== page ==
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“Leadership is different from management”
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“Leadership is different from management”

Ishan Agarwal picWith leaders across the globe under scrutiny on the public stage  Ishan Agarwal, 20, a Commonwealth Correspondent from Kolkata in India, takes a look at the qualities that define inspired and effective leadership.

“A leader is best when people barely know he exists, when his work is done, his aim fulfilled, they will say: we did it ourselves”- Lao-Tzu.

Leadership does not have to come with a bang, announcing itself and proclaiming to bring about change and reform.

In fact, leadership is that quality within all of us (more in some and less in others) that silently, almost with surgical precision, inspires and motivates others; almost everyone, and in all situations.

There is not, and cannot be, any one quality or set of qualities that will make one an effective leader. Different situations require different types of leadership.

However, almost all leaders must have a high level of emotional intelligence, which comprises self awareness, self regulation, motivation, empathy and social skills.

Cognitive skills and big picture thinking are equally important. A leader needs to have vision, not merely sight.

Leadership is different from management. Almost all corporate organisations today are over managed, but under-led. In fact, the need of the hour today is more freedom by less management and instead more inspirational leadership. No wonder Rear Admiral Grace Murray Hopper stated “You manage things: you lead people.”

To be an effective leader, one must be a planner, organiser, and must seek reports and delegate. One must have the ability not to seek control, but to let go, where others are delegated to control, and in turn become effective leaders themselves.

“Do not follow where the path may lead. Go instead where there is no path and leave a trail”,  it has been said. A leader inspires others to do so.

A leader must have the confidence to stand alone, the courage to take tough decisions and the compassion to listen to others.

True leaders are not born, but become one by the equality of their actions and the integrity of their thoughts.

Mahatma Gandhi said “if I have the belief that I can do it, I will surely acquire the capacity to do it, even if I may not have it at the beginning.”

A leader must have the ability to, rather fondness to, ‘walk the lesser known path.’

The key qualities of an effective leader are that he or she should be inspiring, motivating, lead by example, be fair and unbiased, have empathy, be sensitive, responsible, alert and adaptive, be a life long learner and have integrity.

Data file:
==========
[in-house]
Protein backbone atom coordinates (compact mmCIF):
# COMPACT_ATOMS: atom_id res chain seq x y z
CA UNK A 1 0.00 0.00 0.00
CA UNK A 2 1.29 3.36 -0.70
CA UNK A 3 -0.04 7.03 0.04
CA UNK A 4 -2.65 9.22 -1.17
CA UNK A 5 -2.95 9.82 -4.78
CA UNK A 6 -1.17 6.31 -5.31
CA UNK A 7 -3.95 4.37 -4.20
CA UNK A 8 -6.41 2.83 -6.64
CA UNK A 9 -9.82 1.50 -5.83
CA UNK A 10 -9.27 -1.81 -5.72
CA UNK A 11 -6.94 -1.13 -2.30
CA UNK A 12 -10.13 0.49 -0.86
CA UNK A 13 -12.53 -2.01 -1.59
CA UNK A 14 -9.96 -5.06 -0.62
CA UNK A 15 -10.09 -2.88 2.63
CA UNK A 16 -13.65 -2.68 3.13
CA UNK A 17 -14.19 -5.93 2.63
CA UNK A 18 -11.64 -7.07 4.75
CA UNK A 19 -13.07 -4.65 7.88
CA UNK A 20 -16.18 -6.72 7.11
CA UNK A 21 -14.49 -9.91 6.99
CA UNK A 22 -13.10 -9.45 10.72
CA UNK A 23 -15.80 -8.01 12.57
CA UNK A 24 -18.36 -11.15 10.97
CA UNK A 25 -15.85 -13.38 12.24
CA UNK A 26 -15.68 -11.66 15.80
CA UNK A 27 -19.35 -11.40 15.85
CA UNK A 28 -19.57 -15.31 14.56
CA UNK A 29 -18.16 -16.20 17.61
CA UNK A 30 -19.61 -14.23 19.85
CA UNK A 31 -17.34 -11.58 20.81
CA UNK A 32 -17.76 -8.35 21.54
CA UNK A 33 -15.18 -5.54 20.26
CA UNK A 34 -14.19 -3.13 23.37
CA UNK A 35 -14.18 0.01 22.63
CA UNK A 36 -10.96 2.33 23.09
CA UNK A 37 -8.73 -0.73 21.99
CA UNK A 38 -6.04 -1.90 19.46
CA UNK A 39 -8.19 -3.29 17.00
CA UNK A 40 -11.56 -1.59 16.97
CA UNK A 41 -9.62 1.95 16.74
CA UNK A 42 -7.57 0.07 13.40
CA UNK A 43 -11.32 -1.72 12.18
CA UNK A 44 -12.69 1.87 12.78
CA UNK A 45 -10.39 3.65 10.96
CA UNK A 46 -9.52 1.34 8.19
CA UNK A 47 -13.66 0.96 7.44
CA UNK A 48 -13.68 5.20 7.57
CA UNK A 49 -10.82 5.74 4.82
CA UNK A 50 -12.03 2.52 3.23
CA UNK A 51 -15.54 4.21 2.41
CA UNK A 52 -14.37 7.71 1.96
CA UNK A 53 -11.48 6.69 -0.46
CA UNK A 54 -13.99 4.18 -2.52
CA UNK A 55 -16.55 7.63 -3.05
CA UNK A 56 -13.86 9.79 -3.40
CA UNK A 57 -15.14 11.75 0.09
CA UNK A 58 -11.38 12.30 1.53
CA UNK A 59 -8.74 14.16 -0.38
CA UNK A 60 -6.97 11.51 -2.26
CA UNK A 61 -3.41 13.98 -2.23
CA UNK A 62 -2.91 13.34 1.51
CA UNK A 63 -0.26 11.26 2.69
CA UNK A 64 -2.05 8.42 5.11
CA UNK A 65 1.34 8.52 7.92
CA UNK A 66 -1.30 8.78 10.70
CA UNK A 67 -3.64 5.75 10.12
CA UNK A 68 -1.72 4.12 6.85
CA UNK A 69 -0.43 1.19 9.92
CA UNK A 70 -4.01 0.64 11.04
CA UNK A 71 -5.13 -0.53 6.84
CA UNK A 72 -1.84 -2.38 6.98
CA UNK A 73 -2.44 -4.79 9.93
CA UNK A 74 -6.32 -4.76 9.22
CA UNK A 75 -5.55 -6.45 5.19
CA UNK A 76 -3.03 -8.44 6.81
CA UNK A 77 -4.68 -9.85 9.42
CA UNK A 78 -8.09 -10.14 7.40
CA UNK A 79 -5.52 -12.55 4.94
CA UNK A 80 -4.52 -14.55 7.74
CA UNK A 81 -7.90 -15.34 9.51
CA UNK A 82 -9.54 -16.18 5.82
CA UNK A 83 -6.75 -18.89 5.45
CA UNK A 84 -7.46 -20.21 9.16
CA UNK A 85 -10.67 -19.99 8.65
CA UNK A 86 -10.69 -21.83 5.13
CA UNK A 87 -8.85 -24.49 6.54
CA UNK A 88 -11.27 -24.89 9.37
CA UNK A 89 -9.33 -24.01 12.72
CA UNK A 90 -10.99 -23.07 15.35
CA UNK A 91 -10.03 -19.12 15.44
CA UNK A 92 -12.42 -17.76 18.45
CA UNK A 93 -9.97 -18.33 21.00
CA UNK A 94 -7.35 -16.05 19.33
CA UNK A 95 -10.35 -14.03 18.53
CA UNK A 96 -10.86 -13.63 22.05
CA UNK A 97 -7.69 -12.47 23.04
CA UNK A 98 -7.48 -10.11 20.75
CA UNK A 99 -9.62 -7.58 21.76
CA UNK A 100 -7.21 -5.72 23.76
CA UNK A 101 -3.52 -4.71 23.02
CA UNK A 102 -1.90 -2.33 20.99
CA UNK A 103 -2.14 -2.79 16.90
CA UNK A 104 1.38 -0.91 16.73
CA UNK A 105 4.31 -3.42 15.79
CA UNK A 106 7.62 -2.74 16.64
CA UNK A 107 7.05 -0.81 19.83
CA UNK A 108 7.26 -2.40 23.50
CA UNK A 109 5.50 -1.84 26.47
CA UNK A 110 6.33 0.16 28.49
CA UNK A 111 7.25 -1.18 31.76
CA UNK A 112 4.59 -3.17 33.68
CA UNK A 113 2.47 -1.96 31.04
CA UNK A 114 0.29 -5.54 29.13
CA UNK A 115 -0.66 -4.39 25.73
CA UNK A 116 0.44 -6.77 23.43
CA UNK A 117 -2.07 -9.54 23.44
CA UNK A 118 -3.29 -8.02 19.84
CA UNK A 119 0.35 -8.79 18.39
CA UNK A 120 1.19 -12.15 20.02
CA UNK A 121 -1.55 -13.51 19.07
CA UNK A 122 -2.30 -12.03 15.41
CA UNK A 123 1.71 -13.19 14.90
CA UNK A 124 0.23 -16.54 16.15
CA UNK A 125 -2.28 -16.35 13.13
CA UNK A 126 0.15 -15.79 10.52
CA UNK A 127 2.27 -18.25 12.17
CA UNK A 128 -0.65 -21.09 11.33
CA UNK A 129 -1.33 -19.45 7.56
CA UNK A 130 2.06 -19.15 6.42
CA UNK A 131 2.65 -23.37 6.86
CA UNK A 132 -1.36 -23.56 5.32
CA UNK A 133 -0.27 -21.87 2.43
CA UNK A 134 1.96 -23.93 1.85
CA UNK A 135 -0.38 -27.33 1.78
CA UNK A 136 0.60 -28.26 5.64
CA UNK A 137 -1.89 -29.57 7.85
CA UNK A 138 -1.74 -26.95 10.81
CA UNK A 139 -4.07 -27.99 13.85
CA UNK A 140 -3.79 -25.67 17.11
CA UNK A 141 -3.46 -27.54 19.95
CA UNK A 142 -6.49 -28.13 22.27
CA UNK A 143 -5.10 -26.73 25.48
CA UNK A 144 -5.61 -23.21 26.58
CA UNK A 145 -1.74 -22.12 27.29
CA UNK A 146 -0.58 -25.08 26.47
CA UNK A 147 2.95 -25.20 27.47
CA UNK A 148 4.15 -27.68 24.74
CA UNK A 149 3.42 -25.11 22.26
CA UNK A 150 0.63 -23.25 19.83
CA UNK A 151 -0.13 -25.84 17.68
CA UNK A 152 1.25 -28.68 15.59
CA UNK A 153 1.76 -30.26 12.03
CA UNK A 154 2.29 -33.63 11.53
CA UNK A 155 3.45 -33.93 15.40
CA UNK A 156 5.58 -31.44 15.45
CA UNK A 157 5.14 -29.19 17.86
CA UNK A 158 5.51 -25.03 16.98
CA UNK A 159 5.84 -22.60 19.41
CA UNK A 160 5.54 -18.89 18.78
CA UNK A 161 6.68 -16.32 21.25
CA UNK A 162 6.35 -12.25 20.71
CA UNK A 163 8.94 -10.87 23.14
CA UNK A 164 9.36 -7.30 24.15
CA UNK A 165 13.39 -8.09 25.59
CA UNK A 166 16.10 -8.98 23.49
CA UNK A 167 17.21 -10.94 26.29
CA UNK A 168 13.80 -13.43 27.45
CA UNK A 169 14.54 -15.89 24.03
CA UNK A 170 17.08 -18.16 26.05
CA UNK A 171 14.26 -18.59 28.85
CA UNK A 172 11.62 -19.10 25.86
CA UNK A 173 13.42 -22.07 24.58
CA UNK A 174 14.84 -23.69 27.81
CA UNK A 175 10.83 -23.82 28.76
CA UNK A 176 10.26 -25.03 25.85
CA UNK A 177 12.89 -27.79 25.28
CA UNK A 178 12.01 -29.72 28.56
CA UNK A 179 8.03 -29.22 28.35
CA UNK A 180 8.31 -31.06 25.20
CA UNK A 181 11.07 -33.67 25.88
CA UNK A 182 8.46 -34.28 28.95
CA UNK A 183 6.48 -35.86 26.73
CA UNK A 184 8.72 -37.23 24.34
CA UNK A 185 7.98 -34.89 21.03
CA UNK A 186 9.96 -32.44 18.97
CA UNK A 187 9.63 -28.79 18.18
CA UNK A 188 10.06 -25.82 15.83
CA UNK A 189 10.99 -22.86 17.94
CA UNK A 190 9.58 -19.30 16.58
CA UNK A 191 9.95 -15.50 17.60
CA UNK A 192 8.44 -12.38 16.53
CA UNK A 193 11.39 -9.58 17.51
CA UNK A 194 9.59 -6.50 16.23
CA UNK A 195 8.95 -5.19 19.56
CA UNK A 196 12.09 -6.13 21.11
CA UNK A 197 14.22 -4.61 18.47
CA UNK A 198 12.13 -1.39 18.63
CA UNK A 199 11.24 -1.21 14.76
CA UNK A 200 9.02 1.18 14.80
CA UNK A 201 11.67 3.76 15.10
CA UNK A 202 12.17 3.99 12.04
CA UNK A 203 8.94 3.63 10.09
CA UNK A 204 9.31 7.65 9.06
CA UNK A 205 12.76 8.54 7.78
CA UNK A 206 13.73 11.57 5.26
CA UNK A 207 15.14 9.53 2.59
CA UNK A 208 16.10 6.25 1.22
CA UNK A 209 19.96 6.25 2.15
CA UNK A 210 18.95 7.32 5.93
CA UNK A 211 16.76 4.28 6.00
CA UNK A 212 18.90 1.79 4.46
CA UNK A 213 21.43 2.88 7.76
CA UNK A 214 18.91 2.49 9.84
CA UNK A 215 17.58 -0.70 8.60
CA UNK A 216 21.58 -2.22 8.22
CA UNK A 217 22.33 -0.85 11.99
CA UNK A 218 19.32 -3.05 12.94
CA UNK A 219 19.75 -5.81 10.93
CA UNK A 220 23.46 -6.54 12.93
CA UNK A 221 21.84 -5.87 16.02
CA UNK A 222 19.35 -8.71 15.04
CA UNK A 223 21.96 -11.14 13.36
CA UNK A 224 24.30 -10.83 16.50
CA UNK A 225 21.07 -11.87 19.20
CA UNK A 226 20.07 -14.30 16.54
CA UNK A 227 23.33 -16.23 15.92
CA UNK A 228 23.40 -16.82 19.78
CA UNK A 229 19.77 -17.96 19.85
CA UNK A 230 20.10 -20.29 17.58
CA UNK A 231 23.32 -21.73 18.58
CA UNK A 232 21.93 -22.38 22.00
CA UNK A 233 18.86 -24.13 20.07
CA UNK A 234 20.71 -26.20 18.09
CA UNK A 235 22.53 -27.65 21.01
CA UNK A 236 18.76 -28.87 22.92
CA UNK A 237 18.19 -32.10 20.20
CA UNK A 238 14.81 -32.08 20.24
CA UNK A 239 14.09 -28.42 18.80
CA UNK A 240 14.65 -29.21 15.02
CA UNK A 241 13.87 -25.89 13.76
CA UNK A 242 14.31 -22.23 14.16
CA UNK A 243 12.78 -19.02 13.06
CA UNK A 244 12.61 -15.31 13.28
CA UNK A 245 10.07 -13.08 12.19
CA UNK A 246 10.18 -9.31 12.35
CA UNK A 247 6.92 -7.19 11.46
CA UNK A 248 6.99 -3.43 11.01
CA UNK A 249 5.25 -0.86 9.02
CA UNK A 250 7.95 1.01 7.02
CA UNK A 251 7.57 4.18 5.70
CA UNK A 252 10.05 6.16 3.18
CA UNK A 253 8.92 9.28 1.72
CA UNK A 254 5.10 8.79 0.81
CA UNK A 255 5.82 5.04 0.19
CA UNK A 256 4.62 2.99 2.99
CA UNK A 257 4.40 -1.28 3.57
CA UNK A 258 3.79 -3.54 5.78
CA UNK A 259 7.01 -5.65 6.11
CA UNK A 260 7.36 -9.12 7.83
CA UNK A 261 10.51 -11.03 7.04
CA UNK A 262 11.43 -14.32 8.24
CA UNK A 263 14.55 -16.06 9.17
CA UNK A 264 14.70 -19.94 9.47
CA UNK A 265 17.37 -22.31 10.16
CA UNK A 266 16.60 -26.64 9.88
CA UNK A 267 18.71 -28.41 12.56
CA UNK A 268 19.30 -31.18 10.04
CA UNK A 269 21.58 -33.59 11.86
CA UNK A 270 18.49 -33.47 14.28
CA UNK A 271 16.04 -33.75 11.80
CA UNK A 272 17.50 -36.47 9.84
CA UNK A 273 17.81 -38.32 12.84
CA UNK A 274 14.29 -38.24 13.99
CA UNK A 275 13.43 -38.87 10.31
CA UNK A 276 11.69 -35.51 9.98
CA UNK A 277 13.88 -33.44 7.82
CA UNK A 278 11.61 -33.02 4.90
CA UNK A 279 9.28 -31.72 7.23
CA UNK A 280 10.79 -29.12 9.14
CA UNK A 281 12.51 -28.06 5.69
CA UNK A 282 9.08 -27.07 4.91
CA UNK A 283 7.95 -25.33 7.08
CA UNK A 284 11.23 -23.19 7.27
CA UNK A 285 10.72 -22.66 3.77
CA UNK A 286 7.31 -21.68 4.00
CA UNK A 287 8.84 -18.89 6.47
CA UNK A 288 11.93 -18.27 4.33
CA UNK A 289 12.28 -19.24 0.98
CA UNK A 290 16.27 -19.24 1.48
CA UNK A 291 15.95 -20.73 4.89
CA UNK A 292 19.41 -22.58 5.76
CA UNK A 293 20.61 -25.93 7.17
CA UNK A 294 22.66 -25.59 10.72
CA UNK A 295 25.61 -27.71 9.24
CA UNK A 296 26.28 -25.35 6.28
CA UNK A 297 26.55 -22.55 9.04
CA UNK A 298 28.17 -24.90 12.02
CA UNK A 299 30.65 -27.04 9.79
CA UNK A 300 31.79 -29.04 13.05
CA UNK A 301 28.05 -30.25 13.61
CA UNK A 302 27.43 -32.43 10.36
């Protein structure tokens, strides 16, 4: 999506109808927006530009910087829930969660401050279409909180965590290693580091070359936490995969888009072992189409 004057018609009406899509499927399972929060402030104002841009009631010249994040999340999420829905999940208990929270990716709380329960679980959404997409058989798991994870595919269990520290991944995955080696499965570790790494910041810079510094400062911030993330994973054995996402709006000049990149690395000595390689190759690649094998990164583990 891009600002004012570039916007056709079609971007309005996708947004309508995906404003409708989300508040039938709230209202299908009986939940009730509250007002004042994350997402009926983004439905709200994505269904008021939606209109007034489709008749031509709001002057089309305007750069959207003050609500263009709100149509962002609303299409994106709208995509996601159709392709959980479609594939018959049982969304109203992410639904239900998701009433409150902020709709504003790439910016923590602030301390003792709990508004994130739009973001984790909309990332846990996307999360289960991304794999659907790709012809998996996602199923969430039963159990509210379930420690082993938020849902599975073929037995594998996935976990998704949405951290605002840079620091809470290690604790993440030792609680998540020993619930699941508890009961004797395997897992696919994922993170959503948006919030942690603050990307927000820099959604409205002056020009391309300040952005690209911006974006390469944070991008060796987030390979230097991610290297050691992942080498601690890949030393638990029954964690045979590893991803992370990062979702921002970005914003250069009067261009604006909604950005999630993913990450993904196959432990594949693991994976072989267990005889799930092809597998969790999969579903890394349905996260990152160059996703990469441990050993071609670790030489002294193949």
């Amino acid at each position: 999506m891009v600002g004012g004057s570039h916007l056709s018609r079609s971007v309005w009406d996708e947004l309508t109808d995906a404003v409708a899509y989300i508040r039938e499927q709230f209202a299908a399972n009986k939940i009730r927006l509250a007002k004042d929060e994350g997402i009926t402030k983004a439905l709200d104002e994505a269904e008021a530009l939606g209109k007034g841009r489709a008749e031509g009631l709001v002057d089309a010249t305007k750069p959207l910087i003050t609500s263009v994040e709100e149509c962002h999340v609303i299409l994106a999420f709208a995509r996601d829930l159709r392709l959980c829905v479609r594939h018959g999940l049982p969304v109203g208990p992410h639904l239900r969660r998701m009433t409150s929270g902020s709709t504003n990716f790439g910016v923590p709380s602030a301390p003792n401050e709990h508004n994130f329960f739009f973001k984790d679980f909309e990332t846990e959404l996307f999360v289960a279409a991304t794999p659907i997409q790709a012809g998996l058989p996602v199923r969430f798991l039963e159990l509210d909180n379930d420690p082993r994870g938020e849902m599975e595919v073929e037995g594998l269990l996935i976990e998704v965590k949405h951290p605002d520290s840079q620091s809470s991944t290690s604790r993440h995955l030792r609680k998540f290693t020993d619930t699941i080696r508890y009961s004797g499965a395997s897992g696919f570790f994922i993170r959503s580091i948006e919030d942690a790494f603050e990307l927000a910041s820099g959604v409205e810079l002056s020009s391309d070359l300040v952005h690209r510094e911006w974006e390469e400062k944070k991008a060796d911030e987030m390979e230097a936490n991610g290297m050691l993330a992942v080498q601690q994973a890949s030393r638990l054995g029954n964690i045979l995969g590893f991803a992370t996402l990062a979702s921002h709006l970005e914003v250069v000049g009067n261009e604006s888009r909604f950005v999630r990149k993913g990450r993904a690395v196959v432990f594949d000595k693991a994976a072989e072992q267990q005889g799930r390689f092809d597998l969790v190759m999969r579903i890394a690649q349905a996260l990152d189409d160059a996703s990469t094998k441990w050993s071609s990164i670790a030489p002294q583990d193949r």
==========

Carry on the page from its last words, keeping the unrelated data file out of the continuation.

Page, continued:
The potential leader should be an opportunist, adaptive, humble, a diplomat, strategist, alchemist, inventor, problem solver, dreamer, doer and above all, humanistic.

Leadership does not begin nor does it end with oneself. It is a continuous and ongoing process. Just like the flowing water of a river, leadership never stops or ceases. Succession planning is as important a part of leadership as leadership itself.

It has been said that the final test of a leader is to leave in others the conviction and the will to carry on.

A leader must not only be a good speaker, but also a keen and eager listener. It is true that a leader needs to communicate his or her thoughts. But to do so effectively, one must first be a keen listener, absorbing the best from the surrounding environment, and by taking everyone along.  Peter Drucker has stated, that ”leaders listen first, speak last.”

I also believe that dogmas and prejudices are merely a state-of-mind, and it is a leader’s duty not to succumb to them, but rather challenge and defy them whenever possible, so that we may break free from the stifling chains of blind convention, and bring forth a positive change in society.

Given a chance, I will never hesitate to challenge or question such prejudices, whatsoever they may be, as I believe that not doing so would only portray a weakness in my character, and inhibit both my own development, and that of society.

photo credit: Ahead Only via photopin (license)
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About me: I am presently a student at the iconic Indian Institute of Science (IISc), Bangalore, India, pursuing a Bachelor of Science degree.

I intend majoring in Mathematics with electives in  Computer Science and Quantum Physics, and thereafter pursue either a MS or PhD degree.

I aspire to one day be able to use the superior power of quantum computing and mathematical analytics to transform lives and make the world a better, easier and friendlier place for everyone to live in.

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Opinions expressed in this article are those of the author and do not necessarily represent the views of the Commonwealth Youth Programme. Articles are published in a spirit of dialogue, respect and understanding. If you disagree, why not submit a response?
To learn more about becoming a Commonwealth Correspondent please visit: http://www.yourcommonwealth.org/submit-articles/

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